McCain both ripped into Barack Obama Friday for reportedly saying residents
of small-town America "cling to guns or religion or antipathy to people
who aren’t like them" out of bitterness over lost jobs. His opponents interpreted
the remarks as arrogant, but Obama stood by the statement Friday and even
elaborated on the argument that many people in small towns are bitter and
frustrated with the status quo in Washington.
We'll Still Need to Lead
By Kim R. Holmes, The Heritage
Foundation, April 9, 2008
In America, there are basically
two competing visions. One -- based on our history and the ideas and founding
principles embodied in our Constitution -- is of a nation that safeguards
and advances the cause of liberty. The other is of an America whose leadership
always defers to international bodies, including the whims of the United
Nations and the European Union. All Americans should reflect on this: If
we do not take up the burden of leadership, who will? And, who would we
rather have make decisions over our lives?
By Deroy Murdock, Human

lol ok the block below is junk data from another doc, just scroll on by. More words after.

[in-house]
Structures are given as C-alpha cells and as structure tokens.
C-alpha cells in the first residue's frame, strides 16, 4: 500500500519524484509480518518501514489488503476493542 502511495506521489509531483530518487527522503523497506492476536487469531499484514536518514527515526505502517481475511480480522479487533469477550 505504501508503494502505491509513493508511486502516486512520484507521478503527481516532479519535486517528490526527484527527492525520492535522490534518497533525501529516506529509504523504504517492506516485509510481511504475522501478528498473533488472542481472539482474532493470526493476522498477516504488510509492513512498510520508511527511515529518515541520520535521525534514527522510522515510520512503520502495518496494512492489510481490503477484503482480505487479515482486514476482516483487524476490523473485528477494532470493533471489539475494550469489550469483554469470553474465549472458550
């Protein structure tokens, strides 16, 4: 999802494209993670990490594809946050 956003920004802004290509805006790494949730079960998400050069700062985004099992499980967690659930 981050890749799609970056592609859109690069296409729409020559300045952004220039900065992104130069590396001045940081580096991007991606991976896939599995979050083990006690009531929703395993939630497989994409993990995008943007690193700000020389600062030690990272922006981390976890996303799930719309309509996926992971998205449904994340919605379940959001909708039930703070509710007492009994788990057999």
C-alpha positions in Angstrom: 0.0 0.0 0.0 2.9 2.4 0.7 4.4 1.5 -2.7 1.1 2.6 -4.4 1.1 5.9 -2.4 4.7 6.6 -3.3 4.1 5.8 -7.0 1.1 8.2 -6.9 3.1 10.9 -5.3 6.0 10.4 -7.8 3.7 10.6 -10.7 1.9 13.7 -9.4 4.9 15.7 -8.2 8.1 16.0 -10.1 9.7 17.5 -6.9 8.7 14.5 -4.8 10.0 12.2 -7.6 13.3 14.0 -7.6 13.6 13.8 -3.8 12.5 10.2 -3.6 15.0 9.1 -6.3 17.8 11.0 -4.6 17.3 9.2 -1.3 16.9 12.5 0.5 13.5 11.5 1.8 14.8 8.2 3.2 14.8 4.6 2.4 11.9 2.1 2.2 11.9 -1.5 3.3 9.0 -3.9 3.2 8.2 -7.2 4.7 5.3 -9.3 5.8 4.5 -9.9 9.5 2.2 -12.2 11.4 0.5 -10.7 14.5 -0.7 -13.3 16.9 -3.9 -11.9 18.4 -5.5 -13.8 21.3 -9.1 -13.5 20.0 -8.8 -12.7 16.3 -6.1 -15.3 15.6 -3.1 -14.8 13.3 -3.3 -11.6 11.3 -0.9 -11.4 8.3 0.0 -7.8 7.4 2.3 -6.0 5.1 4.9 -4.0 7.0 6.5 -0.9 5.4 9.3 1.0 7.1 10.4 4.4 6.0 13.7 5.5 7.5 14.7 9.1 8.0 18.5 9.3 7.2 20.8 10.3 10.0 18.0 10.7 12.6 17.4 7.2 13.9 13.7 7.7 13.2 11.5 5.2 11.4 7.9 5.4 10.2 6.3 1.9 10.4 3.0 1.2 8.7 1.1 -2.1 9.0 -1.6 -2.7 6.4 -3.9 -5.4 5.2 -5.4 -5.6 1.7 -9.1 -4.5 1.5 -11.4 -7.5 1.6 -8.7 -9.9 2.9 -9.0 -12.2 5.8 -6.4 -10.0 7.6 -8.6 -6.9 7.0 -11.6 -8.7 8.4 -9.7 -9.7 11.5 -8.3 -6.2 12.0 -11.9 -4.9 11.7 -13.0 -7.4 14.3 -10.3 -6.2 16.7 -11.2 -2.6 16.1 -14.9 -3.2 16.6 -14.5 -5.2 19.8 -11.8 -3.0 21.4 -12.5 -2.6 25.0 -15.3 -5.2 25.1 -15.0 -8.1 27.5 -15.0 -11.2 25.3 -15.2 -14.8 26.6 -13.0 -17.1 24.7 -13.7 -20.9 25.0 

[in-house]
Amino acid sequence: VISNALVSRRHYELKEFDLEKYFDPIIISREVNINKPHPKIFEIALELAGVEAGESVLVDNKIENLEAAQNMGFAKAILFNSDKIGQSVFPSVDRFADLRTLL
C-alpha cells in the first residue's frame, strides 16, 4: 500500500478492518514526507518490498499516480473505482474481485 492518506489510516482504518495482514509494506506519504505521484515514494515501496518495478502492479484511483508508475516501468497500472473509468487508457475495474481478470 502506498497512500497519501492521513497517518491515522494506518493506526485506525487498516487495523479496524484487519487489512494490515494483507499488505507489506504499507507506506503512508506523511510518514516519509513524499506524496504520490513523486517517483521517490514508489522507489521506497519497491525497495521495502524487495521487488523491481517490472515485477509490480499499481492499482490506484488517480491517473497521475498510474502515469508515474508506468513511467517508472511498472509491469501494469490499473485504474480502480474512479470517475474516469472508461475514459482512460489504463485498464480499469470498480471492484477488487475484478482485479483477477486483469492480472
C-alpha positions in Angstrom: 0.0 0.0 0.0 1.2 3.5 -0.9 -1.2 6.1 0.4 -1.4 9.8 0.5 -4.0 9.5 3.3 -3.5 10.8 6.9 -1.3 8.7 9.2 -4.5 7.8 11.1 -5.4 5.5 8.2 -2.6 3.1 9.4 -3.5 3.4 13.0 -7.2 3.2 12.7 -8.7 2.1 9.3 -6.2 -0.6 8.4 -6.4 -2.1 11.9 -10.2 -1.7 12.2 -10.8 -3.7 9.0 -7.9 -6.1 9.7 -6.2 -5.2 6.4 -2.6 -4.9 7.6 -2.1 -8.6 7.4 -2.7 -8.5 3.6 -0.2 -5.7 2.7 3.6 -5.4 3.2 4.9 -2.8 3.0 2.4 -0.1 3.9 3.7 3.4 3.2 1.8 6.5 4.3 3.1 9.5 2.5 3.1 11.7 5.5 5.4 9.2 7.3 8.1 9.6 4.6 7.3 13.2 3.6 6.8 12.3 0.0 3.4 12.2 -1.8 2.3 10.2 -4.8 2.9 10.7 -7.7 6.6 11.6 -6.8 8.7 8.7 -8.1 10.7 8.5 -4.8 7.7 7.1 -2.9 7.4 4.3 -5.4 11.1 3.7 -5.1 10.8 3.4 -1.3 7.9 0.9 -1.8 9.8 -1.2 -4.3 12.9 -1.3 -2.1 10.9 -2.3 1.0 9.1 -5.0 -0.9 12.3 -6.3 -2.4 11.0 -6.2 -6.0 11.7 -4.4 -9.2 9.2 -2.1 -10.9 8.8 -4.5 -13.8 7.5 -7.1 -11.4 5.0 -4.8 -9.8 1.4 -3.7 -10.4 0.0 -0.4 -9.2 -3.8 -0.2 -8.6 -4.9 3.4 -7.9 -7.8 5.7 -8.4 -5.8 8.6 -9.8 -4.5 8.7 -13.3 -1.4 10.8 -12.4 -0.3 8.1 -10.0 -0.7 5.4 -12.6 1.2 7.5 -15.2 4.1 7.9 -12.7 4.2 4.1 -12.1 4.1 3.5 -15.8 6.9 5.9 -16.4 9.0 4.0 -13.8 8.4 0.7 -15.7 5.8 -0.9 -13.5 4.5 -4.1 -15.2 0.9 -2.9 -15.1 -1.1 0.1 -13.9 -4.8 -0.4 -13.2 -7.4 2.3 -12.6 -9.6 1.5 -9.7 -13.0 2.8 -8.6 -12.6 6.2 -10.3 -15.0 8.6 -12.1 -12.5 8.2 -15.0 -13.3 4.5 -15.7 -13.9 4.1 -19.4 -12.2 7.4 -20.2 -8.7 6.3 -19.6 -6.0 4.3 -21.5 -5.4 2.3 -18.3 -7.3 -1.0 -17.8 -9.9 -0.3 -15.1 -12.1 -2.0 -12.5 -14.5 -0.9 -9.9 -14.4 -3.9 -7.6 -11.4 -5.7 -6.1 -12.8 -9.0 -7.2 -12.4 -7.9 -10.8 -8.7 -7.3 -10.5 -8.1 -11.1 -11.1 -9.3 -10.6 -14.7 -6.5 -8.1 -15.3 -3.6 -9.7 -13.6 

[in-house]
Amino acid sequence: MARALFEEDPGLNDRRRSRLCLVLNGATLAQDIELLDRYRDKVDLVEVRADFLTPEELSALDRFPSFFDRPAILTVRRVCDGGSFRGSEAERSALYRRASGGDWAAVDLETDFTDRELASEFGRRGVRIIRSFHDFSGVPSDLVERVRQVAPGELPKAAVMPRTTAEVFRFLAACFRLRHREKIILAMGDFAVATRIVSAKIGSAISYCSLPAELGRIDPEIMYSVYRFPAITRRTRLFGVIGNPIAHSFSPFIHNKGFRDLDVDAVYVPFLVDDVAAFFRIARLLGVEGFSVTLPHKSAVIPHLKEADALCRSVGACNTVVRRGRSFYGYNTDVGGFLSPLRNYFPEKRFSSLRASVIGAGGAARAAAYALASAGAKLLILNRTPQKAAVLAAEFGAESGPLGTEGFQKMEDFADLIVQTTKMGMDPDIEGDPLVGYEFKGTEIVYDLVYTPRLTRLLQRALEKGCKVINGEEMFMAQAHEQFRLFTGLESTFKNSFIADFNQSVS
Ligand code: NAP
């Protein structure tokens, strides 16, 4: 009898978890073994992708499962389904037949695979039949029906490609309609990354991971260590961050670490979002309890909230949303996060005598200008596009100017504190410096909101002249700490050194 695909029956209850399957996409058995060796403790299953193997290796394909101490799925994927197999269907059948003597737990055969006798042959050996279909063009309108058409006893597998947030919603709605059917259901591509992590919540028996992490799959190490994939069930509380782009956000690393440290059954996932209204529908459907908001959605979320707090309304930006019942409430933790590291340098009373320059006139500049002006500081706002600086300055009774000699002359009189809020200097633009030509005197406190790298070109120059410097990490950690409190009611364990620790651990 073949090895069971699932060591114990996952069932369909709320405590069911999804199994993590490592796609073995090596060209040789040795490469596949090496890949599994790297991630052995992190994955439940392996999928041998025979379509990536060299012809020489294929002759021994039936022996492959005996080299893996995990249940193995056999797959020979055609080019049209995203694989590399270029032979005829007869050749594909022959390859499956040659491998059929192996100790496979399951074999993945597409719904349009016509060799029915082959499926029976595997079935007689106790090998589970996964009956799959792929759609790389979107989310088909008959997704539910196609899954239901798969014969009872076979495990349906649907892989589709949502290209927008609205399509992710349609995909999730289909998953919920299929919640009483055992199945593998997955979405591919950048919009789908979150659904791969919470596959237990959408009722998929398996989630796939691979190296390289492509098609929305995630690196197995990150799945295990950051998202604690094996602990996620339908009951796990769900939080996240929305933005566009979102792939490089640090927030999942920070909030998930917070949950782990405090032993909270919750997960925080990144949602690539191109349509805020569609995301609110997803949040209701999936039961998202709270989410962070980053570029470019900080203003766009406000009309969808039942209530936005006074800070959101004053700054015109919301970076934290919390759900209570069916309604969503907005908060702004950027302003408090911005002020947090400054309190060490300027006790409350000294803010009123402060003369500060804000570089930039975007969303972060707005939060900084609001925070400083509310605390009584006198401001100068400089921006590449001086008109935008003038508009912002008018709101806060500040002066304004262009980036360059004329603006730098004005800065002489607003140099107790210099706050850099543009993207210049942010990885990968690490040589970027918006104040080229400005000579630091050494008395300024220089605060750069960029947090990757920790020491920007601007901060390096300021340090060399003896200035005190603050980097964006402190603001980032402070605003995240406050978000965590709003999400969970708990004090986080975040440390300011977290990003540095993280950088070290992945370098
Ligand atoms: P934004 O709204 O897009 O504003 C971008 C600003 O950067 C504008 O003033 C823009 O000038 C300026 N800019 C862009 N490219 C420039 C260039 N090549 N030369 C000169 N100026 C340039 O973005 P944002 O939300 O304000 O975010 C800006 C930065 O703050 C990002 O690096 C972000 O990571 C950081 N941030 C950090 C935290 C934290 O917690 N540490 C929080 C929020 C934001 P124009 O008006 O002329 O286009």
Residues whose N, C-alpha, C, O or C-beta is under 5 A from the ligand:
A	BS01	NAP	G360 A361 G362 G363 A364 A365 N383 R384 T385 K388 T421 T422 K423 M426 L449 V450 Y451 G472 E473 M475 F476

Events, April 11, 2008
How much more pain must Americans
endure before our masters in Washington let oil companies punch a few holes
in the Alaskan tundra? Must we shiver pennilessly in the dark before we
may extract new domestic petroleum deposits? Or shall we simply keep buying
$111 barrels of oil from people who want us dead?
our Friends, Punish our Enemies
Why does Congress
want to give Hugo Chavez an upper hand?
By Senator Lindsey Graham,
National Review Online, April 14, 2008
No one would enjoy watching
the U.S. abandon Colombia more than Hugo Chavez and new Cuban President
Raul Castro. ... Why would we want to give them the political upper hand
by rejecting the Colombia TPA?
# # #